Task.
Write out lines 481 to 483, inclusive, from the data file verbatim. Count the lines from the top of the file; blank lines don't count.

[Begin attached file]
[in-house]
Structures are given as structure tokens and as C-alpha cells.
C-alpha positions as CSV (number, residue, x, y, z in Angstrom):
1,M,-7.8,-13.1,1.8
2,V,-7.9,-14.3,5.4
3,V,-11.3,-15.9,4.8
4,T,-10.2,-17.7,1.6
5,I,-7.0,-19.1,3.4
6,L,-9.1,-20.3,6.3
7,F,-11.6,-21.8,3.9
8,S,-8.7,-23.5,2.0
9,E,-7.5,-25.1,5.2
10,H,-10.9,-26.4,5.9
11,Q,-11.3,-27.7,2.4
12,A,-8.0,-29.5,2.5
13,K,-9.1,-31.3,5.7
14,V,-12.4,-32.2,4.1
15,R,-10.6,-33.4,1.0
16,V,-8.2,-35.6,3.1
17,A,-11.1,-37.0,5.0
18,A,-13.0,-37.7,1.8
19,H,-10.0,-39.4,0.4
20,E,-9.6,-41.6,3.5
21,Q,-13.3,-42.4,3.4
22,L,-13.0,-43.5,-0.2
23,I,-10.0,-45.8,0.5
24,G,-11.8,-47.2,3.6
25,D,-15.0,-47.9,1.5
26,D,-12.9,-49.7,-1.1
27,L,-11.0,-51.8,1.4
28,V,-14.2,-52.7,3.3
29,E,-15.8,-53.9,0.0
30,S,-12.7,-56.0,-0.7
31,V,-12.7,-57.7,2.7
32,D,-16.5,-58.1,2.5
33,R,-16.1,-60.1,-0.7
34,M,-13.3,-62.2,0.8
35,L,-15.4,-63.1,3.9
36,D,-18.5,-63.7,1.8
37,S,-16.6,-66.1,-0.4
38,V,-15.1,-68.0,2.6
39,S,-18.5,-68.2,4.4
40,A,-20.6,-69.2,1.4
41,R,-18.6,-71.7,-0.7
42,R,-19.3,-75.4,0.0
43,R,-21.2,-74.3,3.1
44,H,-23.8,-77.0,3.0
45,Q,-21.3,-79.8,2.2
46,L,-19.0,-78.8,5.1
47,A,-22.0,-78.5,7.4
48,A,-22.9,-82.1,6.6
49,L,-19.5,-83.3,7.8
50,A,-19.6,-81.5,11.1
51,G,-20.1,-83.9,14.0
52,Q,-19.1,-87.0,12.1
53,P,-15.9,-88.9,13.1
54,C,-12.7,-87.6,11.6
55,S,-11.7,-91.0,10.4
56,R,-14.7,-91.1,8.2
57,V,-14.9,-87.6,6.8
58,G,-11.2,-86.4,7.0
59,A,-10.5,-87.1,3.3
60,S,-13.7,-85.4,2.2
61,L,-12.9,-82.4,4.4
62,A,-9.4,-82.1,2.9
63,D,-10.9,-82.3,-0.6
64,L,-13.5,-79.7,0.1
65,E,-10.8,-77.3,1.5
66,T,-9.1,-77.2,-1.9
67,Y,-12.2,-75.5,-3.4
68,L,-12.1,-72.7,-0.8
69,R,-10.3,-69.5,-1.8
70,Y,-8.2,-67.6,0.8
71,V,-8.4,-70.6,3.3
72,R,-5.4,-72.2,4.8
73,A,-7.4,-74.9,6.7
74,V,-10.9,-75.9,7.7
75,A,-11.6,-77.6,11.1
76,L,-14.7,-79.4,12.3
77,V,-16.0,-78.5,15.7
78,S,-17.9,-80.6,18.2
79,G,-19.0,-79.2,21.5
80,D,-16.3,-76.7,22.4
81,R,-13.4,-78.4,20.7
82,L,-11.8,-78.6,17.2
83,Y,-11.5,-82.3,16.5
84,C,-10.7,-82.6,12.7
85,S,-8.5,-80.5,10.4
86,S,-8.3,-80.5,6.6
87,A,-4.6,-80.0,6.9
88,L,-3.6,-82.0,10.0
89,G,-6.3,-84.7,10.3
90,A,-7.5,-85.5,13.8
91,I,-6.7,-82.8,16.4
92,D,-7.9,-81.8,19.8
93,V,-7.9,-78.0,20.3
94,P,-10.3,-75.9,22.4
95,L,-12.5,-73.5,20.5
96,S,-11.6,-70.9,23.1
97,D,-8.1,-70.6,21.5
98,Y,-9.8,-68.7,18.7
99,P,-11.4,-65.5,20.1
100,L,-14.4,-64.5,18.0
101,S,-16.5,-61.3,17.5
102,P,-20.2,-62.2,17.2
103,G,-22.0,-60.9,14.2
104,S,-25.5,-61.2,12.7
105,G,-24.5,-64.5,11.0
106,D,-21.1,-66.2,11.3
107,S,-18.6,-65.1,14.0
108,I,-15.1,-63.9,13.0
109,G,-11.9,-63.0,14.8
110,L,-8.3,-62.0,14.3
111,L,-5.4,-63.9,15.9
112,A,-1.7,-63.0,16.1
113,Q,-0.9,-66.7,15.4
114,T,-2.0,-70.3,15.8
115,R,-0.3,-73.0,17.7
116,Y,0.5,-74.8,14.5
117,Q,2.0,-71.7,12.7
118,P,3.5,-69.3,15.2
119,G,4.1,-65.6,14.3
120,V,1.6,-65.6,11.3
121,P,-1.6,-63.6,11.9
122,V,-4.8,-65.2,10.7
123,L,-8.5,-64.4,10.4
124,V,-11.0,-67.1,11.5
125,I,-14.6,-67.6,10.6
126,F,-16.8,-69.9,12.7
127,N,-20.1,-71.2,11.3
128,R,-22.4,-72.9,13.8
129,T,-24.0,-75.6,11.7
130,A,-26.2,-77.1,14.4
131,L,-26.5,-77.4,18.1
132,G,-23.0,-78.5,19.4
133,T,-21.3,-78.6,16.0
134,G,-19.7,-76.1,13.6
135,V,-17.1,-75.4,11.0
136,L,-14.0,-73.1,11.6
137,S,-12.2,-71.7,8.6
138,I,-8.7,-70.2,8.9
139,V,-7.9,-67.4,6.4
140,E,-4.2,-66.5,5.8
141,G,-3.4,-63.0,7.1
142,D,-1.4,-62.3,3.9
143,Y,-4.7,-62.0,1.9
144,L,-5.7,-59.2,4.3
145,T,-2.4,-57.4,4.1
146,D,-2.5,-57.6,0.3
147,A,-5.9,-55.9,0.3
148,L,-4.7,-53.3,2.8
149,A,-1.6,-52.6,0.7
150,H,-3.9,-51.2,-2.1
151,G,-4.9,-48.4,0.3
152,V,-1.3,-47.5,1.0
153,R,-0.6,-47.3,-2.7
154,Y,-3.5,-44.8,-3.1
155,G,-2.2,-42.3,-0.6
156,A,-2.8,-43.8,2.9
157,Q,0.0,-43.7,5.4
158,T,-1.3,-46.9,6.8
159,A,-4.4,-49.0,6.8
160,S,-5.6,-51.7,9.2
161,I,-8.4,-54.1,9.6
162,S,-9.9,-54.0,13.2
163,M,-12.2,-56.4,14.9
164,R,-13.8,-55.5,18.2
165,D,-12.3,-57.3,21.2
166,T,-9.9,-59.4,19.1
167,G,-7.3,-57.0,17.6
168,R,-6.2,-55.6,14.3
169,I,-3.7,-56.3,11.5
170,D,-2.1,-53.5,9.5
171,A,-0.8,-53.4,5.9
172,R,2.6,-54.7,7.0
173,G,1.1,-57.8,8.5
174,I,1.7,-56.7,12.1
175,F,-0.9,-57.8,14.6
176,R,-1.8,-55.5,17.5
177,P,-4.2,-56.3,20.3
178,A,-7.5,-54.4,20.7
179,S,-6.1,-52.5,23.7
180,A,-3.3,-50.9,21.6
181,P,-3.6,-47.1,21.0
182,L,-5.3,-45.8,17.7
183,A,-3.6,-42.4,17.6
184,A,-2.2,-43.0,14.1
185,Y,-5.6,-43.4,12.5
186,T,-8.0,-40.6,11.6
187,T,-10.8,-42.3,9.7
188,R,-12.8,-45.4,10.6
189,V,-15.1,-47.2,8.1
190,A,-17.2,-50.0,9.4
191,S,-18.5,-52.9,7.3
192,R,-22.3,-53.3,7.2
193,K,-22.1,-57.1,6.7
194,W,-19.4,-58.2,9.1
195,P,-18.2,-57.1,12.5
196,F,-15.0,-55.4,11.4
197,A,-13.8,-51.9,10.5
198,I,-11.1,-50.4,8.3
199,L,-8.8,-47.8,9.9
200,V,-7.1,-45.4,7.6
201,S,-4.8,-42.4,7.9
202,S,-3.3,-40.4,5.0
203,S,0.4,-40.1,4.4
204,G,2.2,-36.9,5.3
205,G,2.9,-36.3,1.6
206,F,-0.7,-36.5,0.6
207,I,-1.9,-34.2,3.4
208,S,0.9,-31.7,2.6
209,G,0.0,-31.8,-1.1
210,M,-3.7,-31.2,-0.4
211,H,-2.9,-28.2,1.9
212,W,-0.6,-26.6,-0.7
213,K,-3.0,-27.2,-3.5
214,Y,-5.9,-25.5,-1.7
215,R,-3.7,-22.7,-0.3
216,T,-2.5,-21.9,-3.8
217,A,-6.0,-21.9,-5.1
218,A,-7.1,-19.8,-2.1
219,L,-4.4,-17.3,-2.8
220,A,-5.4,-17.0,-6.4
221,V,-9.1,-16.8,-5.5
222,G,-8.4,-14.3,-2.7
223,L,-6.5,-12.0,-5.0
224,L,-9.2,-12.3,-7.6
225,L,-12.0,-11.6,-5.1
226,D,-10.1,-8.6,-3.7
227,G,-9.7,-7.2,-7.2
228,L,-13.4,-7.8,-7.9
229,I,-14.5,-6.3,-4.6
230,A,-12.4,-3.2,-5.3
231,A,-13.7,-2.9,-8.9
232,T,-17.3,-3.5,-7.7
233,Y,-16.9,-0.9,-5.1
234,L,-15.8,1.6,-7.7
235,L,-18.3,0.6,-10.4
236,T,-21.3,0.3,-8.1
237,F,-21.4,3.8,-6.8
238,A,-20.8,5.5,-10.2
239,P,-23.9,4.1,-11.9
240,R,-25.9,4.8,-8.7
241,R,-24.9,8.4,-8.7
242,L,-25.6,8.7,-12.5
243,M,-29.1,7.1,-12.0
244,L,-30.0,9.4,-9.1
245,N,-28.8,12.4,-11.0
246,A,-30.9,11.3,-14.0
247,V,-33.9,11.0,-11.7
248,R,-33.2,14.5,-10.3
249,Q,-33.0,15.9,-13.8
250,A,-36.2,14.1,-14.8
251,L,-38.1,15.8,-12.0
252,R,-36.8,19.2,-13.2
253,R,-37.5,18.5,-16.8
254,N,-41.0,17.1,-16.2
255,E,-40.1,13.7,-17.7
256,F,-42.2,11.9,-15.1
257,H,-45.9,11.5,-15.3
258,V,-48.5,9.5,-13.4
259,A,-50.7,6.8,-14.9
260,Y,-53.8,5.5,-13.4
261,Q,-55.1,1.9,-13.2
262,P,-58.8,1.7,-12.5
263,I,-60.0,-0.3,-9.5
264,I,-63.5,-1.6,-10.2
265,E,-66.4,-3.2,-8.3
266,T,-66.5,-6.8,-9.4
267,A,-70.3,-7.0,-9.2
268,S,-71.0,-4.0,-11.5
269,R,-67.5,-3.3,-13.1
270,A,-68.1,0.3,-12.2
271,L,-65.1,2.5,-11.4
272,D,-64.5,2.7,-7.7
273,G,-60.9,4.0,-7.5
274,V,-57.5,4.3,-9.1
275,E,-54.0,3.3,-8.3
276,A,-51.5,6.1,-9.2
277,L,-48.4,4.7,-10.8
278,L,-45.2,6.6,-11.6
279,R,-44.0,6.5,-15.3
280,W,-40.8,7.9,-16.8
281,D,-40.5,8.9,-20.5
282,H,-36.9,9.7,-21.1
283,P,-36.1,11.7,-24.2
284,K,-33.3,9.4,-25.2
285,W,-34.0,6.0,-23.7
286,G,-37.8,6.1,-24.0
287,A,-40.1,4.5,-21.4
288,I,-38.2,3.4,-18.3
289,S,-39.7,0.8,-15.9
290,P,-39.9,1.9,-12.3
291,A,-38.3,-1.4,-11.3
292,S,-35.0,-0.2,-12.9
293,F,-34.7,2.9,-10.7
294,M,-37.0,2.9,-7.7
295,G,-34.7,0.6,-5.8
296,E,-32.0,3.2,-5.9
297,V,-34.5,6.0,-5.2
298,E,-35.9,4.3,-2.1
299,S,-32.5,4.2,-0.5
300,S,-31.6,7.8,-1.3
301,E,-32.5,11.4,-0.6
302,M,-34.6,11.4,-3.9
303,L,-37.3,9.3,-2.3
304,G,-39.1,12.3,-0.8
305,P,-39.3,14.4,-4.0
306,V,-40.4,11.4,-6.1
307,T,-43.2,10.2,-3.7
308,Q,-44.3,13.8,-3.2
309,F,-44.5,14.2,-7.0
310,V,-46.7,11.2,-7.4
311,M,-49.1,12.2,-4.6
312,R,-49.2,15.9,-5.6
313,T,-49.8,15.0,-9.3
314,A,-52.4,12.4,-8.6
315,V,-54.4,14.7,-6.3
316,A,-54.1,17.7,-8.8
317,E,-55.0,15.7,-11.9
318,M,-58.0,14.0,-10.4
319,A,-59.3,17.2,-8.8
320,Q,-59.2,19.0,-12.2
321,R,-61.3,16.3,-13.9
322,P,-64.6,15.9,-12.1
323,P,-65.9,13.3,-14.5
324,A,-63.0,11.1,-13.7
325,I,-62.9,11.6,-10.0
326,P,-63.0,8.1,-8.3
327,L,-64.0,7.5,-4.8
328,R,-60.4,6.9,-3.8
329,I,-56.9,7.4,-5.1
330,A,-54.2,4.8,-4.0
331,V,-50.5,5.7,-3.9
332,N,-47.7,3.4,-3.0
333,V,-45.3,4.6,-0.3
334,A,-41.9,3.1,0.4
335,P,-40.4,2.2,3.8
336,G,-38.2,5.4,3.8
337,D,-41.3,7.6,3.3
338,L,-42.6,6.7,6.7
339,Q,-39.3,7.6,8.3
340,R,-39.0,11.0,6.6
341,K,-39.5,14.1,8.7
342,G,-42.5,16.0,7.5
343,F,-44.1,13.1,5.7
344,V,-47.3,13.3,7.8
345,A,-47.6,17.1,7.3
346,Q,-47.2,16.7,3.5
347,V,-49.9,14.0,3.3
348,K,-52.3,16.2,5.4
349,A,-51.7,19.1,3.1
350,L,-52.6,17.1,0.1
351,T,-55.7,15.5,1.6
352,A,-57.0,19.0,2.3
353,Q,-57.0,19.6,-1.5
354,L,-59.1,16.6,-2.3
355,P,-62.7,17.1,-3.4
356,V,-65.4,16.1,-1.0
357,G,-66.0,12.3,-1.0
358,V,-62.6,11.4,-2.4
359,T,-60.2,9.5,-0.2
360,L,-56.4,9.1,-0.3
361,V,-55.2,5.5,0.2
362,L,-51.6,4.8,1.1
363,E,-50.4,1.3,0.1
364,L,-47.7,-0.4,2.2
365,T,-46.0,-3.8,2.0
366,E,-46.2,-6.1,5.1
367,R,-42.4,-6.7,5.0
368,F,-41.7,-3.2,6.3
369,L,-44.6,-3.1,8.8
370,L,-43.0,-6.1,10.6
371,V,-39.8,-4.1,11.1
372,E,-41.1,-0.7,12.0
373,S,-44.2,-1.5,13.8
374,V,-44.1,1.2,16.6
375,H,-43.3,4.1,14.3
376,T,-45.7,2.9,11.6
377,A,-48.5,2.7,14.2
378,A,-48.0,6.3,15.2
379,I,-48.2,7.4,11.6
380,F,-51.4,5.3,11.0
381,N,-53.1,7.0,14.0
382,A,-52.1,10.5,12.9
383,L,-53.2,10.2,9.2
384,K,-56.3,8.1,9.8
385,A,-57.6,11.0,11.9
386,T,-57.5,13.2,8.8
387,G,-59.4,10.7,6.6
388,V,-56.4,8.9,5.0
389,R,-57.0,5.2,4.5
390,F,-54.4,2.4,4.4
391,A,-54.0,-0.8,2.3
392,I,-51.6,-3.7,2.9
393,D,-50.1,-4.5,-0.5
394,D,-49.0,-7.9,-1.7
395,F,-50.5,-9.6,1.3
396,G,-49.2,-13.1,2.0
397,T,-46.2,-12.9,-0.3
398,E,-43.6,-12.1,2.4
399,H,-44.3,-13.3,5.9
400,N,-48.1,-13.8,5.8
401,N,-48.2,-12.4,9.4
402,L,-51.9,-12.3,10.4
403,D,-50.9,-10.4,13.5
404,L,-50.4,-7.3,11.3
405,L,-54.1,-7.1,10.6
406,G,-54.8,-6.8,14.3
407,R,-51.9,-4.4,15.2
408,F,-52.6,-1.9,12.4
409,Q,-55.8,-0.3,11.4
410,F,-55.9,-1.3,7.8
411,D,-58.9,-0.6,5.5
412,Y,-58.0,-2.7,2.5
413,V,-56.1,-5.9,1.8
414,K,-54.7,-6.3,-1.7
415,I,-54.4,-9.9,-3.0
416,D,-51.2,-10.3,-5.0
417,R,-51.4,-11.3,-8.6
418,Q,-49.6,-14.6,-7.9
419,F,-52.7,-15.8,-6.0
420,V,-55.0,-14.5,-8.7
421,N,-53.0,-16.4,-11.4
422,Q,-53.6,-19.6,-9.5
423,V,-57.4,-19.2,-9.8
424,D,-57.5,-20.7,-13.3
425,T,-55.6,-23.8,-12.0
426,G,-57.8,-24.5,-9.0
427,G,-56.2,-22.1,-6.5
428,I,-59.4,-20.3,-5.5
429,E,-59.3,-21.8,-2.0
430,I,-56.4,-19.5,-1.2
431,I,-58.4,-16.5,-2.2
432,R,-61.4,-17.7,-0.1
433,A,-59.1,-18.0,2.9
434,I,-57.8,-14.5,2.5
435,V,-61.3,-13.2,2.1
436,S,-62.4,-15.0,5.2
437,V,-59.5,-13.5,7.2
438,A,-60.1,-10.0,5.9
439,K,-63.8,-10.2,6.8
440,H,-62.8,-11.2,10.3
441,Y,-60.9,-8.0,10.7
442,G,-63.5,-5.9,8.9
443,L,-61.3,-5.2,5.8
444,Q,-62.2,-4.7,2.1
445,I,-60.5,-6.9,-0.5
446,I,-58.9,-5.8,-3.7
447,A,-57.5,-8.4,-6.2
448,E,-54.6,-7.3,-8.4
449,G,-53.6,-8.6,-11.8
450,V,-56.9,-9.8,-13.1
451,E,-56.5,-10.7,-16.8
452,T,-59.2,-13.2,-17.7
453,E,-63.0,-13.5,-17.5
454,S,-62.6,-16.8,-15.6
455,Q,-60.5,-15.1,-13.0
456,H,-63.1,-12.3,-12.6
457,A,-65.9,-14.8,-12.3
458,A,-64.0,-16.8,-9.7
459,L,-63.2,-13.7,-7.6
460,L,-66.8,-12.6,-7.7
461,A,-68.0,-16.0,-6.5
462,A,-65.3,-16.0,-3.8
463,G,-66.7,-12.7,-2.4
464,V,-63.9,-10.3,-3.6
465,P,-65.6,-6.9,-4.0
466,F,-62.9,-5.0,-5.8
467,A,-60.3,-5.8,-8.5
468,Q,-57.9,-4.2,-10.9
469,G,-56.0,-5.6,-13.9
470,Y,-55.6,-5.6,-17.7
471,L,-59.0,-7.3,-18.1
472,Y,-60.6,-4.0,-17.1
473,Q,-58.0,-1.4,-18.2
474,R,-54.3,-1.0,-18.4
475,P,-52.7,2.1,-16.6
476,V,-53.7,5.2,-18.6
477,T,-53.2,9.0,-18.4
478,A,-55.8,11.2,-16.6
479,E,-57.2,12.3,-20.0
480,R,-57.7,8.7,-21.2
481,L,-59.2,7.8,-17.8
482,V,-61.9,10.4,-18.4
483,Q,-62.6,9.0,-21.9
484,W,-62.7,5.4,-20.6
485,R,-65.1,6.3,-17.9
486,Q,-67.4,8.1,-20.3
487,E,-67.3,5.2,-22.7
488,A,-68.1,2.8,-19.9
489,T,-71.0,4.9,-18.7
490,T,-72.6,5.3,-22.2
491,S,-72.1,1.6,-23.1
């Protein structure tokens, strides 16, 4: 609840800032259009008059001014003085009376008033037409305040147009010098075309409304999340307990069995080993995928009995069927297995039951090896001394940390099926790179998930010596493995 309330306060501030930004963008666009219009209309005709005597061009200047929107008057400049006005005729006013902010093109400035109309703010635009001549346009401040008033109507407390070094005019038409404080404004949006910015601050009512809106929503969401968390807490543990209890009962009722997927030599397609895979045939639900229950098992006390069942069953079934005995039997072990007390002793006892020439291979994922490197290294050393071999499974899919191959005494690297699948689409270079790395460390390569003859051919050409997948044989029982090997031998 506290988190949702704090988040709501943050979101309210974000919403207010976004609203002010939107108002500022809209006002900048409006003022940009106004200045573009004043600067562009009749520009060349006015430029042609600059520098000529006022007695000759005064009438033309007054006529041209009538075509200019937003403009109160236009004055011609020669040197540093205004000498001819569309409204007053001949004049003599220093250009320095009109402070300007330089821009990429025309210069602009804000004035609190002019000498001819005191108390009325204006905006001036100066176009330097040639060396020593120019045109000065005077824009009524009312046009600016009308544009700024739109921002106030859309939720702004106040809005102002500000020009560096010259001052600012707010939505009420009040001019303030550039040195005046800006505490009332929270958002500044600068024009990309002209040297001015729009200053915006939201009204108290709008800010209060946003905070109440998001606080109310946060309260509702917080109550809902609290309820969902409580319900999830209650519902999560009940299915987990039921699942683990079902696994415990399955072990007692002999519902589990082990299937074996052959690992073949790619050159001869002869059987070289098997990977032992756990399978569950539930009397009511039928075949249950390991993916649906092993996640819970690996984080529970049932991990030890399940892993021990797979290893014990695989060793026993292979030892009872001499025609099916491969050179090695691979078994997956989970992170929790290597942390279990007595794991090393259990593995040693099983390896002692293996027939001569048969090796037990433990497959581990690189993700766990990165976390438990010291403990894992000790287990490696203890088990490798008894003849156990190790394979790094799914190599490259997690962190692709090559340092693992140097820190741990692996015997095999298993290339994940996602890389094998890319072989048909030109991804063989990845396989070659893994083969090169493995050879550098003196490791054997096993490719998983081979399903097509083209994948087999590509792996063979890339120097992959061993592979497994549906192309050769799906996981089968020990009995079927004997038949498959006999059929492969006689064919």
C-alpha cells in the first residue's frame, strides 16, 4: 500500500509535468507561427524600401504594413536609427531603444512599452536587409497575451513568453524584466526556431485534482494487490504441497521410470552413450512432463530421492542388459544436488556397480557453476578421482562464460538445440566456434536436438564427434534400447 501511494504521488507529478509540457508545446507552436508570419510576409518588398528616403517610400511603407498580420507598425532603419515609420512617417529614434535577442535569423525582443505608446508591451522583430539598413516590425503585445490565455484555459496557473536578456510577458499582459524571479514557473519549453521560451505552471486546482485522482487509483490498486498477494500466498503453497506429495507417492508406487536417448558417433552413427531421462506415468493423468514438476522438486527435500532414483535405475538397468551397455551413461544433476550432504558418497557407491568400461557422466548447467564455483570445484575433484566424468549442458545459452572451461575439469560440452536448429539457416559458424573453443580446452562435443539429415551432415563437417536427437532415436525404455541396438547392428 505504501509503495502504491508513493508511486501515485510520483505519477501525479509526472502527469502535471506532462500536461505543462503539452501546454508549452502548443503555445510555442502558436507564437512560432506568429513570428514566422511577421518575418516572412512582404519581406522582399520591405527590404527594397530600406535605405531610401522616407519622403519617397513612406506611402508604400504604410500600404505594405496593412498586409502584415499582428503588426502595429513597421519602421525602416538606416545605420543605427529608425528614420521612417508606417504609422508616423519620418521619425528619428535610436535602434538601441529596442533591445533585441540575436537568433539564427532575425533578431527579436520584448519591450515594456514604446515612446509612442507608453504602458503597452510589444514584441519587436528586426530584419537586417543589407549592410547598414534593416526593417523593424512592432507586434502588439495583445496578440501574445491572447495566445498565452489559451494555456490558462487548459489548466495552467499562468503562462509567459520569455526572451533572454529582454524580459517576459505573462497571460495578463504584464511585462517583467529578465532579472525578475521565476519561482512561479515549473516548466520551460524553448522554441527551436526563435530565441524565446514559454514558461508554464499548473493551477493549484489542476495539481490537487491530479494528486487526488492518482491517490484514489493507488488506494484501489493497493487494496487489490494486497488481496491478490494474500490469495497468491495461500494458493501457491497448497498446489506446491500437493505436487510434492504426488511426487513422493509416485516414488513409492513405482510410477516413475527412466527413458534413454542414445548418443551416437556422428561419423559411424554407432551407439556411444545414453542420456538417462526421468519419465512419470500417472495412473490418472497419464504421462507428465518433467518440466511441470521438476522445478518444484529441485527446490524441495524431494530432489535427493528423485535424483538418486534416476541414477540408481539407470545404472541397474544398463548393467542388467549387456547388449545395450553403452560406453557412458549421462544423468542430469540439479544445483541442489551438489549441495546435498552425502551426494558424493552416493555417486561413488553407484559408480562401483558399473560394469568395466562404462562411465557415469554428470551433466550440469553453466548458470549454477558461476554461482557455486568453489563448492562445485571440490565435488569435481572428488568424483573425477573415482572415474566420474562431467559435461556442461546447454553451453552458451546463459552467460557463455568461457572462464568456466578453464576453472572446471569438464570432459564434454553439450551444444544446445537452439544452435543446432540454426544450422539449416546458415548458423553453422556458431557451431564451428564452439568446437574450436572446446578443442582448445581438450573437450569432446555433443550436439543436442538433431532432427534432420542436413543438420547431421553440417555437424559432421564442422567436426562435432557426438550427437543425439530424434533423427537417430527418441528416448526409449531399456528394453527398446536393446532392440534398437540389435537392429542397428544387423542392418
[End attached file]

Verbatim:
478,A,-55.8,11.2,-16.6
479,E,-57.2,12.3,-20.0
480,R,-57.7,8.7,-21.2